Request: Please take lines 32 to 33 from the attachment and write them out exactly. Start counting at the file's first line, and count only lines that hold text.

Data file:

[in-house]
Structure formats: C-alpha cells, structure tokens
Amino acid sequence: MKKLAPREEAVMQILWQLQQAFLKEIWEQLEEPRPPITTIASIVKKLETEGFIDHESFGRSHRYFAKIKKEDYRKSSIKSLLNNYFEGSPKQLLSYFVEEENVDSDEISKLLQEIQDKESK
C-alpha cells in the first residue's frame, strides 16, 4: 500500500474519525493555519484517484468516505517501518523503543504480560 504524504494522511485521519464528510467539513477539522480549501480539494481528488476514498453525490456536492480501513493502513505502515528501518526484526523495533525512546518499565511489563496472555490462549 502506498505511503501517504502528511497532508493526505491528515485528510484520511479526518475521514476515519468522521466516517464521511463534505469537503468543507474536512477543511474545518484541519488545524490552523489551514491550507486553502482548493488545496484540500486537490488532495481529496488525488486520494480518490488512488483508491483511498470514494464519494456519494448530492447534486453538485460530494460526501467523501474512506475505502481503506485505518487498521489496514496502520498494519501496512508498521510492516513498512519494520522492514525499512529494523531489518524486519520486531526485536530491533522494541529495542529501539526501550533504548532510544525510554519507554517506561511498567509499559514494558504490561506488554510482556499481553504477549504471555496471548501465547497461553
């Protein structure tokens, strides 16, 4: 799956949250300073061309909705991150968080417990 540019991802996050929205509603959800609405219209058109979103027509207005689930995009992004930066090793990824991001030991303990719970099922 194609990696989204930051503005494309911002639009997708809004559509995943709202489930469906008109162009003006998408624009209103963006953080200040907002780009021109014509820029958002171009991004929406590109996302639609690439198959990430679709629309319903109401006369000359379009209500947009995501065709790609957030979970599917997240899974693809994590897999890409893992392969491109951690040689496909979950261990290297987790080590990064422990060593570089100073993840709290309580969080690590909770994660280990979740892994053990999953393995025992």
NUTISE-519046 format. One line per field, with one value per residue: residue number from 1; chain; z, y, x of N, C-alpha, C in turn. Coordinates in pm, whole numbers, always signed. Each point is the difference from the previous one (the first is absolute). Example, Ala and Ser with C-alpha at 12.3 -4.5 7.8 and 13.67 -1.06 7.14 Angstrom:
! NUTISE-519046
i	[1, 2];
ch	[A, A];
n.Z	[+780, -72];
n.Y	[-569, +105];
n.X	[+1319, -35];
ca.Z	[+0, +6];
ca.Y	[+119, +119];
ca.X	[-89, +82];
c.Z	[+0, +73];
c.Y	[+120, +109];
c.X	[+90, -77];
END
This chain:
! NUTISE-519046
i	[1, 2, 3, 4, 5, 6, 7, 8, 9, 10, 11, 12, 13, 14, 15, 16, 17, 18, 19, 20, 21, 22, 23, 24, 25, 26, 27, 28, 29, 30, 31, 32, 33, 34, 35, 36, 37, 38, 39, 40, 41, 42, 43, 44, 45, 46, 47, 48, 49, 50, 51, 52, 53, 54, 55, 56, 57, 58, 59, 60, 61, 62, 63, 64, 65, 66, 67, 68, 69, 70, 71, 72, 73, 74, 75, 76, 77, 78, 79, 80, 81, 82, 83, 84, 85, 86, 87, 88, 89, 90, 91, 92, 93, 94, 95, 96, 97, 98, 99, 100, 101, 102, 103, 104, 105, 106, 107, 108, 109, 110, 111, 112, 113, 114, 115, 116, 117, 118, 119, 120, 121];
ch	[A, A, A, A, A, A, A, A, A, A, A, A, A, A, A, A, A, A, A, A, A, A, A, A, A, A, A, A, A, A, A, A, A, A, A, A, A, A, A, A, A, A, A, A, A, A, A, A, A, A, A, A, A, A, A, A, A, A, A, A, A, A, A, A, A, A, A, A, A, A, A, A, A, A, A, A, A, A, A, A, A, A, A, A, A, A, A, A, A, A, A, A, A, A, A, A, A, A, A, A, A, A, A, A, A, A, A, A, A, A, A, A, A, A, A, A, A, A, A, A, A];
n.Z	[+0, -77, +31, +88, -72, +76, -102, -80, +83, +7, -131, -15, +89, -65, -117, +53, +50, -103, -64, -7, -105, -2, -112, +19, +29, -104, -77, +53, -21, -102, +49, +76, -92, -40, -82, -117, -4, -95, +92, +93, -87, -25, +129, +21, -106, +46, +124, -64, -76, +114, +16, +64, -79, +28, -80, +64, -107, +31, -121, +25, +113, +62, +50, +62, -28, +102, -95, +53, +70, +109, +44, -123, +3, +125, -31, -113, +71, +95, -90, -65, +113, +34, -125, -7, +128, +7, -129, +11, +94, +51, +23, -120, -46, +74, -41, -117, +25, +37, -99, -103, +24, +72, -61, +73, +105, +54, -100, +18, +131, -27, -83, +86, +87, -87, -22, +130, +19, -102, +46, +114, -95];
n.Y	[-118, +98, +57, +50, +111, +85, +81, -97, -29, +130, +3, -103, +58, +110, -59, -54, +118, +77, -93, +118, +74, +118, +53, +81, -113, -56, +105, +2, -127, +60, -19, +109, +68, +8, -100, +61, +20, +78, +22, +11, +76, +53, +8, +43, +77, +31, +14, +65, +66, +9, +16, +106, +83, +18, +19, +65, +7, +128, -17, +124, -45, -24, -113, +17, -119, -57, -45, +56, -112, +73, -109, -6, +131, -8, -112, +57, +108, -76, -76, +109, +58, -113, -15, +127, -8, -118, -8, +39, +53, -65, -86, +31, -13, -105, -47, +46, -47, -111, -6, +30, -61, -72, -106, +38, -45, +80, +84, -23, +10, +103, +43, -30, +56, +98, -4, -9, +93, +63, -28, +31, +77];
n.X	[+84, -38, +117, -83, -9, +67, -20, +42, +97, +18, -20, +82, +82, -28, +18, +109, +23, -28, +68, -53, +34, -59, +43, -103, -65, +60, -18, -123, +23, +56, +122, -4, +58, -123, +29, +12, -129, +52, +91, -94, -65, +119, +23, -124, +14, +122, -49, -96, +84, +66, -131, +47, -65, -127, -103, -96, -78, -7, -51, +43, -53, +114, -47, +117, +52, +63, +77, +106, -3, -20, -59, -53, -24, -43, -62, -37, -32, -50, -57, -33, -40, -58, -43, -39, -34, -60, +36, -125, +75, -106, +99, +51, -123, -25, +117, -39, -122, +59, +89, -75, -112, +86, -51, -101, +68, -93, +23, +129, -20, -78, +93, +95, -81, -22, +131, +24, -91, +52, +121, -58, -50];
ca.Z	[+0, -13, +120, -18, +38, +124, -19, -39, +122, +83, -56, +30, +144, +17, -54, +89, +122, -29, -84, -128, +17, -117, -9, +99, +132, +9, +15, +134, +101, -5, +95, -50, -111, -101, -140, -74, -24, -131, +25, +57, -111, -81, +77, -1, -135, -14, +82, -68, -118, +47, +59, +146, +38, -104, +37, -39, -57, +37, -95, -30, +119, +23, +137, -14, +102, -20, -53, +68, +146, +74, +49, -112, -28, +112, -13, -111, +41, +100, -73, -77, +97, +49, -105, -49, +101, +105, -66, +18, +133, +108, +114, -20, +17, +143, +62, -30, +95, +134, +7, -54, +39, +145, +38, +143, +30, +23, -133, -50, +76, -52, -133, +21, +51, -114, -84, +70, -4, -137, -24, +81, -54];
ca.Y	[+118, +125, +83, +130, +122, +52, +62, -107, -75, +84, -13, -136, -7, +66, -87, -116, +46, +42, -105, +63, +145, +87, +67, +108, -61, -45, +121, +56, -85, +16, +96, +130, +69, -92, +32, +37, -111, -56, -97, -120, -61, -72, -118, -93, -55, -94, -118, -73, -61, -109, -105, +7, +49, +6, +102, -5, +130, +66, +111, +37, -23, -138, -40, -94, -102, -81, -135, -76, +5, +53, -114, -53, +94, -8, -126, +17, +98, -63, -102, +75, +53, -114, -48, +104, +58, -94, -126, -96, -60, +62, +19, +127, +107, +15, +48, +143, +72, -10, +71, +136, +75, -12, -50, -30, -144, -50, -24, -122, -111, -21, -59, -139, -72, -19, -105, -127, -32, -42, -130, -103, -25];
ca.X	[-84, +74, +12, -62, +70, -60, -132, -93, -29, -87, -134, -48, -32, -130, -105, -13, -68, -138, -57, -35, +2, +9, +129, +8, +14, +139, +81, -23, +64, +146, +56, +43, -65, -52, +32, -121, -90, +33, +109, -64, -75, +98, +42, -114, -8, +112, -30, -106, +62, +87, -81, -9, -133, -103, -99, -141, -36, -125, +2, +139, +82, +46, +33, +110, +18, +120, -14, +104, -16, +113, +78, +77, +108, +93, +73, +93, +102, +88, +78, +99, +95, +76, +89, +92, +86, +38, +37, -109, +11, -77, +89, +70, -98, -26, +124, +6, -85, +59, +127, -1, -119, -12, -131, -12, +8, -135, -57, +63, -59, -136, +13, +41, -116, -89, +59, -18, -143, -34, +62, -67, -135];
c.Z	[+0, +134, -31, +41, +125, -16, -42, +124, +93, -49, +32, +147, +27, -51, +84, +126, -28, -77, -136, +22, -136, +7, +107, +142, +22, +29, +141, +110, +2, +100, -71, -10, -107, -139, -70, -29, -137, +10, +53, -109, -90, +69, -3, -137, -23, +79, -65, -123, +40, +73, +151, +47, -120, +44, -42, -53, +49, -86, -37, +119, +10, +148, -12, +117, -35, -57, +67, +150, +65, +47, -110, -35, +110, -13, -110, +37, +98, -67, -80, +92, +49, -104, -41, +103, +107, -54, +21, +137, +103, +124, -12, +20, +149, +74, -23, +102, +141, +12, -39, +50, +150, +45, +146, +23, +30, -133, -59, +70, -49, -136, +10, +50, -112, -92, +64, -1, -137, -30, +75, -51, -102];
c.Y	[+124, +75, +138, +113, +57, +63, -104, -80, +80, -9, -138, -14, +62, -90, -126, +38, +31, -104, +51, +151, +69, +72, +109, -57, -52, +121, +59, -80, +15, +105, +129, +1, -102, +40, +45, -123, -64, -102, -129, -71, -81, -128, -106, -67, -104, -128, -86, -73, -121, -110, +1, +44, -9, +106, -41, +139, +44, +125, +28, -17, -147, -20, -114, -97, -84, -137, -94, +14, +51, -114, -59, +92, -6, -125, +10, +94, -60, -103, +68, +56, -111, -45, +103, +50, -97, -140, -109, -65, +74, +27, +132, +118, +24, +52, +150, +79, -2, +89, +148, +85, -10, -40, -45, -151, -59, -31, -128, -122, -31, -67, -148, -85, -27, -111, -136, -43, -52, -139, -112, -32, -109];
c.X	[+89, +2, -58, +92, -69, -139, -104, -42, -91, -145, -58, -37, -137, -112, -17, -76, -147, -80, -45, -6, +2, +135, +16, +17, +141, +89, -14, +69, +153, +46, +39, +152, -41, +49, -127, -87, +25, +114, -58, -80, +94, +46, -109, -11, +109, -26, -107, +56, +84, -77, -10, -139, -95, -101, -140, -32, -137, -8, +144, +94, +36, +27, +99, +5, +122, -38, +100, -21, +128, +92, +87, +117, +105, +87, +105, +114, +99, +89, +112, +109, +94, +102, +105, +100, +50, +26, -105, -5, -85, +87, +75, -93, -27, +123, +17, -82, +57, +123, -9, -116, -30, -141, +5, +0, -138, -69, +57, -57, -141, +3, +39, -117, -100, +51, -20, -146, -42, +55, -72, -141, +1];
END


c.X	[+89, +2, -58, +92, -69, -139, -104, -42, -91, -145, -58, -37, -137, -112, -17, -76, -147, -80, -45, -6, +2, +135, +16, +17, +141, +89, -14, +69, +153, +46, +39, +152, -41, +49, -127, -87, +25, +114, -58, -80, +94, +46, -109, -11, +109, -26, -107, +56, +84, -77, -10, -139, -95, -101, -140, -32, -137, -8, +144, +94, +36, +27, +99, +5, +122, -38, +100, -21, +128, +92, +87, +117, +105, +87, +105, +114, +99, +89, +112, +109, +94, +102, +105, +100, +50, +26, -105, -5, -85, +87, +75, -93, -27, +123, +17, -82, +57, +123, -9, -116, -30, -141, +5, +0, -138, -69, +57, -57, -141, +3, +39, -117, -100, +51, -20, -146, -42, +55, -72, -141, +1];
END